When Lou Blanc went to pick up his newspaper outside his Arlington Heights home Monday morning, he noticed a small, folded slip of paper nearby.
He opened it up and found a blank personal check with a Washington, Ill., address.
Contact information ( * required )
How you can help tornado victimsSalvation Army
To donate via U.S. mail, send a check made out to the Salvation Army with "November tornadoes" in the memo line.
The Salvation Army
Attn: November tornadoes
10 W. Algonquin Road
Des Plaines, IL 60016-6000
Or you can donate online at donate.salvationarmyusa.org/usc/2013-storms.
American Red Cross
You can donate specifically to disaster relief online at www.redcross.org/donate/index.jsp?donateStep=2&itemId=prod10002 or by calling (800) RED CROSS.
You also can donate $10 by texting the word REDCROSS to 90999.
"It's a little wet and worse for the wear, but it came an awfully long way in a short period of time," Blanc said of the check that traveled more than 150 miles after an EF-4 tornado hit its owner's home outside Peoria on Sunday.
The check belongs to Keith Zimmerman, a music professor at Bradley University. Zimmerman couldn't be reached Monday. A secretary at the university said Zimmerman was not hurt by the tornado but his house was badly damaged.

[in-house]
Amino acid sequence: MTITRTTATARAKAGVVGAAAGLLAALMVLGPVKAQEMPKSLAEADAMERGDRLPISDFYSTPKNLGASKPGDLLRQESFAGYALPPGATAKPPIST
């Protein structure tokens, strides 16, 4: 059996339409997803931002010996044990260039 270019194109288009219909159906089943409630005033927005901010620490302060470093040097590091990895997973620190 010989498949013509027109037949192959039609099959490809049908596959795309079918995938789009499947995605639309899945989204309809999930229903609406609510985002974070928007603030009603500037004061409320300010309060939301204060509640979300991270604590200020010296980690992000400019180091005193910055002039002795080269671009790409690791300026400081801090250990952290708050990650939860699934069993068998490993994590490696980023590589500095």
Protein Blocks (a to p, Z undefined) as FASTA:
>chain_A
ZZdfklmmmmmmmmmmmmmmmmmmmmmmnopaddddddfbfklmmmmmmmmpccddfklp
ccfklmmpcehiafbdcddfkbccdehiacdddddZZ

Blanc said he and his wife have been looking up Zimmerman online in hopes of getting in touch with him.
"I'd ask him if he wants this check back, he's welcome to it," Blanc said. "I don't know how much good it's going to do him at this point."
Charles Mott, a meteorologist with the National Weather Service in Chicago, said objects from tornadoes can be carried hundreds of miles away from the site of the storm.
"That stuff happens a lot with strong tornadoes," he said.
The weather service has heard many similar reports since the powerful storms swept through the region Sunday.
"It all depends on the wind speed, direction and a number of other factors," Mott said.
According to The Weather Channel, debris from Washington has been found all over Illinois. Along with the one found in Arlington Heights, personal checks from Washington were found in Hinsdale and Romeoville. The Peoria Journal-Star reported that mail and part of a birth certificate were found in Channahon, 80 miles away from the storm.
Sometimes the debris can even be tracked by radar, according to The Weather Channel.
A Facebook group has been started for people who found photos from the Sunday storms in hopes of reuniting the mementos with their owners. People from Bolingbrook, Joliet, Morris, Plainfield and Minooka have posted on the group.
"It's kind of interesting it could even come this far," Blanc said.
"Shows how strong that wind must have been down there."